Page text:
could be rendered meaningful by fireside friendships, by companionable
walks, by meal-time associations. And our life of entertainment was
correspondingly broadened. Here were social activities which we
enjoyed because they made us think and because they terminated in
creative achievement.


Mental and emotional release-an awareness of potential powers-
an awakened sense of the importance of personality-an interpenetra-
tion of work and enjoyment-thesc, it seems to me, were the summer's
contribution to those of us who lived at Hansford Hall."
The school enrolled some two hundred fifty students from all parts
of the United States and was considered so successful that the uni-
versity will include in the session of -1930 a program quite similar to
the original one, adding to the faculty and enriching the curriculum
according to the needs made obvious by the previous experience.

Teachers are recognizing that education is not something for "the
other fellow."' They are discovering that adult education is not so much
learning more facts as learning to interpret facts and understand them;
that the educated person is one who can form judgments in accordance
with facts instead of prejudice, who is capable of discriminating
between the false and the true, who is able to think for himself and be
independent of the crowd:
Such is the general picture of adult education in California.

The organization of classes in child study and parent education as a
part of adult education in the public schools of California commenced
in August, 1926. The biennium from July 1, 1928, to June 30, 1930,
therefore, coincides with the third and fourth years of this experi-
The activities of the bureau during this period have been predicated
upon the assumptions that group discussion of problems of parent-
hood and child guidance constitutes an important opportunity for the
education of many adults in this state and that the organization of such
discussion classes can be successfully carried on by the State Iepart-
ment of Education in cooperation with local school authorities and with
other existing agencies engaged in the promotion of child welfare.
The bureau staff consisted of Herbert R. Stolz, M.D., Gertrude Laws,
Ph.D., and Mr. John F. Dale. Dr. Stolz devoted one-sixth of his time
to the bureau work and five-sixths to the direction of the Institute of
Child Welfare at the University of California. Dr. Laws devoted her
entire time to the work of the bureau in southern California. Mr. Dale
gave full time to the work of the bureau in northern and central Cali-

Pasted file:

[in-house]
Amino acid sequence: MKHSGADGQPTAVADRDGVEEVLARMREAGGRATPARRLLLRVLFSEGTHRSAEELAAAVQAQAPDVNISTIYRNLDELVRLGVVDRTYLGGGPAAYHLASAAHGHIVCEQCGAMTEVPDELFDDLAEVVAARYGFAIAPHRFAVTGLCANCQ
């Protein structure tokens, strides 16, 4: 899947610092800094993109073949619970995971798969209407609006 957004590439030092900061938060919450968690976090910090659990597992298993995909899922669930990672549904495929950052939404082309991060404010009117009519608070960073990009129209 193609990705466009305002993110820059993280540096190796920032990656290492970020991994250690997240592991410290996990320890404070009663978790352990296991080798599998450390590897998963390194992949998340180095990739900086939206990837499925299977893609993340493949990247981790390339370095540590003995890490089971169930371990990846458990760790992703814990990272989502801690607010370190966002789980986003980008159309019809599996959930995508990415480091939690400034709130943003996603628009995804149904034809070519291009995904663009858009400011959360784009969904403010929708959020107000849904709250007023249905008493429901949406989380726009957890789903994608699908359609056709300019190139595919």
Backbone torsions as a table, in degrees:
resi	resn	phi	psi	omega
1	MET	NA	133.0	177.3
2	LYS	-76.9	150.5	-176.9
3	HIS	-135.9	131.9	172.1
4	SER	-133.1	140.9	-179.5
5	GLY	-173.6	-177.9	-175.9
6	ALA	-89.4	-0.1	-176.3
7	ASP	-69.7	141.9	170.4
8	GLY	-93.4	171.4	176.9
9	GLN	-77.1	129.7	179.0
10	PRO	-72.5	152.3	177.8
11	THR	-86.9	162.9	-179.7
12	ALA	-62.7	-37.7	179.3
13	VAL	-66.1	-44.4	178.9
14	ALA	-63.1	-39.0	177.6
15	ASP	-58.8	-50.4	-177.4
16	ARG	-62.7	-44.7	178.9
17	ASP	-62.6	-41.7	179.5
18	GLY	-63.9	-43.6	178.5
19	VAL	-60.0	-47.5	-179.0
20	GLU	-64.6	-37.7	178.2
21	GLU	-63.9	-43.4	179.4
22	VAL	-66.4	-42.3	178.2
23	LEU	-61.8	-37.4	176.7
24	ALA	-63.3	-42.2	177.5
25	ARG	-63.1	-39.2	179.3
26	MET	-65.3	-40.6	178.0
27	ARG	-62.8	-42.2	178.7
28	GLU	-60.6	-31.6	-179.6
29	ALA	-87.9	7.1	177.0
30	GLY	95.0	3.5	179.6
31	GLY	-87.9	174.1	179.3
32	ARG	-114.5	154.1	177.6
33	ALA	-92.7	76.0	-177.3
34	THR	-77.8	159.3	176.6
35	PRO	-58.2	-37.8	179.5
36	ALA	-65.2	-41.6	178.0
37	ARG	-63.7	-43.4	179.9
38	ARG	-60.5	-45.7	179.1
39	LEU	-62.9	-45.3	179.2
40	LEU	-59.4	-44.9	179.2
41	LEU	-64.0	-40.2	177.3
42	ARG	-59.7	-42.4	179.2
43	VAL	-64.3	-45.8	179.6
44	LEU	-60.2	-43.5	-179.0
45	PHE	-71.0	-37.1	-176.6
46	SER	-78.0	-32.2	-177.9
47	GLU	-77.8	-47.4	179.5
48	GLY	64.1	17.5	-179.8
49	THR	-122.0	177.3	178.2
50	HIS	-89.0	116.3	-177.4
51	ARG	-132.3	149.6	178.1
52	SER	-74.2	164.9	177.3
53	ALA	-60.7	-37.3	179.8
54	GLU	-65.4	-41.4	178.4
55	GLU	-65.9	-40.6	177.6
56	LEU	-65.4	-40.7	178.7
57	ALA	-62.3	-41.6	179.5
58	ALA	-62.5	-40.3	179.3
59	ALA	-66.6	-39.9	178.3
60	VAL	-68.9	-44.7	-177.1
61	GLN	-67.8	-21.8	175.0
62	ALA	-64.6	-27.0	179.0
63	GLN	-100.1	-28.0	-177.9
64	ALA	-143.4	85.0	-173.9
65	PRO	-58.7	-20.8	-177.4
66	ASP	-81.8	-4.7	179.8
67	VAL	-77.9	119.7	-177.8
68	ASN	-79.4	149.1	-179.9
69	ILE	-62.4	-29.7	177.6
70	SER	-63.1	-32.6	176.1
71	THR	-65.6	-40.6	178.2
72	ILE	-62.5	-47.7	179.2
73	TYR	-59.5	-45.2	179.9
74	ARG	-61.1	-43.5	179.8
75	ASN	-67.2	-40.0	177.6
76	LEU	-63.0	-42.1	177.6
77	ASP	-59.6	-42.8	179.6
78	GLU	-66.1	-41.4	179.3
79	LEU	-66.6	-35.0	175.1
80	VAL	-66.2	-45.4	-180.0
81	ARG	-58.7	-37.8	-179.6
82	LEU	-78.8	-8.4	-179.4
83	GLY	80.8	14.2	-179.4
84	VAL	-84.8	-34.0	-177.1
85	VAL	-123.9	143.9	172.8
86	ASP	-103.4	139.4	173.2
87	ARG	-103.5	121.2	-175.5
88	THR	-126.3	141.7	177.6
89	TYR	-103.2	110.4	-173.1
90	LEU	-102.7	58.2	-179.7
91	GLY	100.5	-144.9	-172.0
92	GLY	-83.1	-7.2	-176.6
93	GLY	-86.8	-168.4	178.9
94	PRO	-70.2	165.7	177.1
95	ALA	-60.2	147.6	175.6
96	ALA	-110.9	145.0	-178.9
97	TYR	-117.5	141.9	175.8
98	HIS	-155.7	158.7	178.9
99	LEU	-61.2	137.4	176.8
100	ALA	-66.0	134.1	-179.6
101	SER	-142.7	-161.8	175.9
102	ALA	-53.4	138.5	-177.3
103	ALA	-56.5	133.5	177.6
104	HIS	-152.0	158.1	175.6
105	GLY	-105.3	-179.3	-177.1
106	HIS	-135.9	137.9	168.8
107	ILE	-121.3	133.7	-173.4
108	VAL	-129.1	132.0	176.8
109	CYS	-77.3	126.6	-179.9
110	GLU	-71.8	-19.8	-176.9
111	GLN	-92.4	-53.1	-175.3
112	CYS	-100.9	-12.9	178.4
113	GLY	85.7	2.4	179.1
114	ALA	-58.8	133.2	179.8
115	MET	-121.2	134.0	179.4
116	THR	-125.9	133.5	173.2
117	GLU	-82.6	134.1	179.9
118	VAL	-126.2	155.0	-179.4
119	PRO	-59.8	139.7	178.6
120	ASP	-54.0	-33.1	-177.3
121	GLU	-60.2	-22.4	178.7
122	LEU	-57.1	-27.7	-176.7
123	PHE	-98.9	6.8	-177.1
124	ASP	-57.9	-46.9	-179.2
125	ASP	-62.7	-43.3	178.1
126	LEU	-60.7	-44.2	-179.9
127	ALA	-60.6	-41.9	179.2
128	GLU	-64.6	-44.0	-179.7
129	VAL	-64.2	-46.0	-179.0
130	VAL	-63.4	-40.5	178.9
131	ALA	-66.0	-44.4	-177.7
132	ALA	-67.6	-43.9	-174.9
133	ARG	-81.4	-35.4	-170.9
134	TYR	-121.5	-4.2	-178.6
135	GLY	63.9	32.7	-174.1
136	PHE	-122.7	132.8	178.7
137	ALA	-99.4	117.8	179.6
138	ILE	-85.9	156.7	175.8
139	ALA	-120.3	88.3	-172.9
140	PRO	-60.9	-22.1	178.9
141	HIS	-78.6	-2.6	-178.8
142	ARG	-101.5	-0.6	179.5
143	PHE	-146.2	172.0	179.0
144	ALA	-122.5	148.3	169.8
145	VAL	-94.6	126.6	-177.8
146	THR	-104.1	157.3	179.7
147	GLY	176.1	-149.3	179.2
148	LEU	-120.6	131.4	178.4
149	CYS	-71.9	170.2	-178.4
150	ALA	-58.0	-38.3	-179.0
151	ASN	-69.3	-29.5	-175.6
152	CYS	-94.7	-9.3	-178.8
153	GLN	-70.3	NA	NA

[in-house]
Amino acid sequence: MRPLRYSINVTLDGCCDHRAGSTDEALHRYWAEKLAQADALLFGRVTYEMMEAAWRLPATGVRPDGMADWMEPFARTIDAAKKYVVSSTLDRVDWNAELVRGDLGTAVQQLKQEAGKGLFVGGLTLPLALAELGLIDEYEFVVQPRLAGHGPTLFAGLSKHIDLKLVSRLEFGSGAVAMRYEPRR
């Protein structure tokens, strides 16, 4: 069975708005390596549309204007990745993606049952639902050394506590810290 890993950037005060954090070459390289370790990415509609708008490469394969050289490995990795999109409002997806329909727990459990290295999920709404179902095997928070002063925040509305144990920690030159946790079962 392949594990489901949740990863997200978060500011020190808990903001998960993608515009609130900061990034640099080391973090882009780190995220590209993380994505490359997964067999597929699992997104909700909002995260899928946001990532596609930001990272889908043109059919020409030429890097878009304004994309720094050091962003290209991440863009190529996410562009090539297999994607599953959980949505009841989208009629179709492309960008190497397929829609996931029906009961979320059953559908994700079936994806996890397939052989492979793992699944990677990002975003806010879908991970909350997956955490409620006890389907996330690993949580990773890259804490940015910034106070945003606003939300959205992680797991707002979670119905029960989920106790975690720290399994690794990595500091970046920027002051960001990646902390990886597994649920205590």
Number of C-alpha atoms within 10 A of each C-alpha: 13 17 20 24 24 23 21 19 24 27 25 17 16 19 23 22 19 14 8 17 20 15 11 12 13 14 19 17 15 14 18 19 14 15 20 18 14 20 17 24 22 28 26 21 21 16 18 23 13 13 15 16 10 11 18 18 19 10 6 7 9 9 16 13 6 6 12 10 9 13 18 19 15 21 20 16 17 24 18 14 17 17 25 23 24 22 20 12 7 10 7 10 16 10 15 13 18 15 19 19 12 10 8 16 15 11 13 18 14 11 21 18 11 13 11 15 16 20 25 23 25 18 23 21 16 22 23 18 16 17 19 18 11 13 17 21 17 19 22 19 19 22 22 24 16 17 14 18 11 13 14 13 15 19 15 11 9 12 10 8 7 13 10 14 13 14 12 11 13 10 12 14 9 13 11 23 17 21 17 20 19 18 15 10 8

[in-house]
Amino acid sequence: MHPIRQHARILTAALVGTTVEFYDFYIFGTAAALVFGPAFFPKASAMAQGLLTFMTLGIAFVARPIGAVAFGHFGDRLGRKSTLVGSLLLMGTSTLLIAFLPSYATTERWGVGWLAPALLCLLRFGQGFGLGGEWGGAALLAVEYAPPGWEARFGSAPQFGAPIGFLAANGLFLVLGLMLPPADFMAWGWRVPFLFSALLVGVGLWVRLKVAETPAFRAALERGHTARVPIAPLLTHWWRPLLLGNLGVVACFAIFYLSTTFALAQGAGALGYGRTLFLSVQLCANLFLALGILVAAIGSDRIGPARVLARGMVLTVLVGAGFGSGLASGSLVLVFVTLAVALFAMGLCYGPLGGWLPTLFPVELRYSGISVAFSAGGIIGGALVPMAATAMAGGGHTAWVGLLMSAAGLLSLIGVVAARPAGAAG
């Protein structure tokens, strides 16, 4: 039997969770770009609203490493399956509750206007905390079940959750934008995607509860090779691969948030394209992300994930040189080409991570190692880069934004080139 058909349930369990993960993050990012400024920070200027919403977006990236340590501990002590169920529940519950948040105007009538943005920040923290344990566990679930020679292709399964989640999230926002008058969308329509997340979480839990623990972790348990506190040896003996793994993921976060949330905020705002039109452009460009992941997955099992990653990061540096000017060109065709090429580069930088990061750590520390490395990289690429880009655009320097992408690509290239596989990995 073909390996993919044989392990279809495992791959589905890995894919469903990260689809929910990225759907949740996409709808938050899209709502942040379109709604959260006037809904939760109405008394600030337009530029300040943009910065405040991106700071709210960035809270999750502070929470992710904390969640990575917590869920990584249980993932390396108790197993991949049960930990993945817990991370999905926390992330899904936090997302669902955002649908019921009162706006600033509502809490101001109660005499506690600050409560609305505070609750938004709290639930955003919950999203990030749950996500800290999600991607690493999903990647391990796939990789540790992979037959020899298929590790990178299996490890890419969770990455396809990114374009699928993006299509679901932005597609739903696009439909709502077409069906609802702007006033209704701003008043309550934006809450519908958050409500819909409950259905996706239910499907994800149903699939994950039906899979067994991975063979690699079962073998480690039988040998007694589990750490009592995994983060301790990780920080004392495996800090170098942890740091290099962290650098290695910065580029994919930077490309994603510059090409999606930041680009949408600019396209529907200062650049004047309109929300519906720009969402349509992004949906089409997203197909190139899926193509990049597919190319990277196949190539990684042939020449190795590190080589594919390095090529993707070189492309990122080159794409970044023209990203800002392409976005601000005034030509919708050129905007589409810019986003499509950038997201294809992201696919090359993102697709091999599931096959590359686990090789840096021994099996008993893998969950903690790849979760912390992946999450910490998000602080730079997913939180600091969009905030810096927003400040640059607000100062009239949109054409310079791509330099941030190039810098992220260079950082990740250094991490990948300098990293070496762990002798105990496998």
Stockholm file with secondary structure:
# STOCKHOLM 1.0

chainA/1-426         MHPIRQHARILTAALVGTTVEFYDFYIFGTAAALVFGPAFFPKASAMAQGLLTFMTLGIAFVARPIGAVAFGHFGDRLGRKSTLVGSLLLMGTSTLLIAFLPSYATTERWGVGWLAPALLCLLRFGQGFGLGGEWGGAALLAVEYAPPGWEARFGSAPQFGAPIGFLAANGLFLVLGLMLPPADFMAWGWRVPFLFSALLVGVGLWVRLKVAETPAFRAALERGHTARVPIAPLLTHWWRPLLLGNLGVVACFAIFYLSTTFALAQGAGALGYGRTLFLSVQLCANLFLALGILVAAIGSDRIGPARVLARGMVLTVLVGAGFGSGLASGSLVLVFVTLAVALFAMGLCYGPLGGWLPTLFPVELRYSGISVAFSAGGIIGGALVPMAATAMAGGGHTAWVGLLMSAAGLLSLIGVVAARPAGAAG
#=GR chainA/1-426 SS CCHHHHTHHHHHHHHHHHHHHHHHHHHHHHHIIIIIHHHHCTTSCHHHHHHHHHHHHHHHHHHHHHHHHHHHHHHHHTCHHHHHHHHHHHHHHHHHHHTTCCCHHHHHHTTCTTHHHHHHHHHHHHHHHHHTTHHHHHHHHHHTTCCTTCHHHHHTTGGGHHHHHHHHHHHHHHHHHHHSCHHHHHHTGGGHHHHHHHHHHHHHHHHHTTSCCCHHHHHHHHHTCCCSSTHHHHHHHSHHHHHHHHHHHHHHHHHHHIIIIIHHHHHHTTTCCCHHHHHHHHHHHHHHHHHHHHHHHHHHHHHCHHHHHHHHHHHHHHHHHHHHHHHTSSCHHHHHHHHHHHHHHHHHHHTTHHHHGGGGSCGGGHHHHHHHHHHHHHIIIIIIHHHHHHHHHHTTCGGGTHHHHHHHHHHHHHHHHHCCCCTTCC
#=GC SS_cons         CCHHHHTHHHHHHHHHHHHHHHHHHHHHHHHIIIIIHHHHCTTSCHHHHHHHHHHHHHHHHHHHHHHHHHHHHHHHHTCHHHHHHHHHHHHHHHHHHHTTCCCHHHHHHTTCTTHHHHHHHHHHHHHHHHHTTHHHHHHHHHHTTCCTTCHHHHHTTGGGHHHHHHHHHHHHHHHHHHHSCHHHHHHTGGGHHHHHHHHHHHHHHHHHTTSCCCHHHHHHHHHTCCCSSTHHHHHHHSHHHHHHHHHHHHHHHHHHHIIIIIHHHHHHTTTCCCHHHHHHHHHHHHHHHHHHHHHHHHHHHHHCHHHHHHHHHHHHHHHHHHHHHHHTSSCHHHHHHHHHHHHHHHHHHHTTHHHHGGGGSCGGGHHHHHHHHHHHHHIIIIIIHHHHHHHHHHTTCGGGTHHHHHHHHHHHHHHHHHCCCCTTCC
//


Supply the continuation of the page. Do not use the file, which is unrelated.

The work of the staff consisted of promotion, the training of dis-
cussion class leaders, the choosing of leaders, the organizing of groups
and giving assistance to local school authorities and individual leaders
in carrying on these discussion classes. In the work of promotion and
organization the bureau received the active cooperation of the Cali-
fornia Congress of Parents and Teachers. The growth of the move-
ment is largely due to the devoted efforts of both state and local repre-
sentatives of this body.
Some idea of the development which has taken place may be obtained
by comparing the scope of the work in 1928-30, with that of the previ-
ous biennium:
Number Number Number of Total number
School of of Number towns and of two-hour Total
year leaders classes enrolled cities sessions cost
1926-28------ 44 82 2,042 27 1,062 $23,304 50
1928-30-----... 135 349 14,839 65 4,316 46,336 30
State credentials to lead discussion groups have been granted upon
evidence of maturity, physical and' intellectual vigor, experience with
young children, experience in leadership of adults and upon ability
to present a satisfactory plan for conducting a discussion class. In


almost every case the applicant has been a member of a parent
education discussion class for one or more years. A credential was
granted only when the applicant received the endorsement of the
group to be led and of the loeal school authorities. Under these regu-
lations a sufficient number of good leaders has been discovered in the
larger centers of population. In the rural districts it has been more
difficult to find leaders and occasionally the formation of a class has
been frustrated for want of a suitable leader.
During the last two years the tendency for experienced leaders to
increase the number of classes has become noticeable but with the
exception of the staff of the State Department of Education and of
three leaders in southern California, leadership of these classes has
remained upon an avocational basis.

The discussion classes attracted 390 men and 4449 women in 1928-29.
In 1929-30, there were enrolled 594 men and 10,149 women. The
majority of the women were mothers of school children and members
of local parent-teacher associations. In general, the intellectual and
educational attainments of these women were above the average. For
the most part they were native-born citizens of the United States. In
Long Beach and in Bakersfield there have been classes composed of
Mexican women and in Bakersfield one class of negro women was
organized and successfully carried on.

The cost of the promotion, administration, and conduct of the 349
classes organized during the biennium was $46,336.30. This amount
was derived and expended as follows:
Source Amount Use
Spelman Fund, Rockefeller Foundation__$] 5,000 00 1. Part payment of the salaries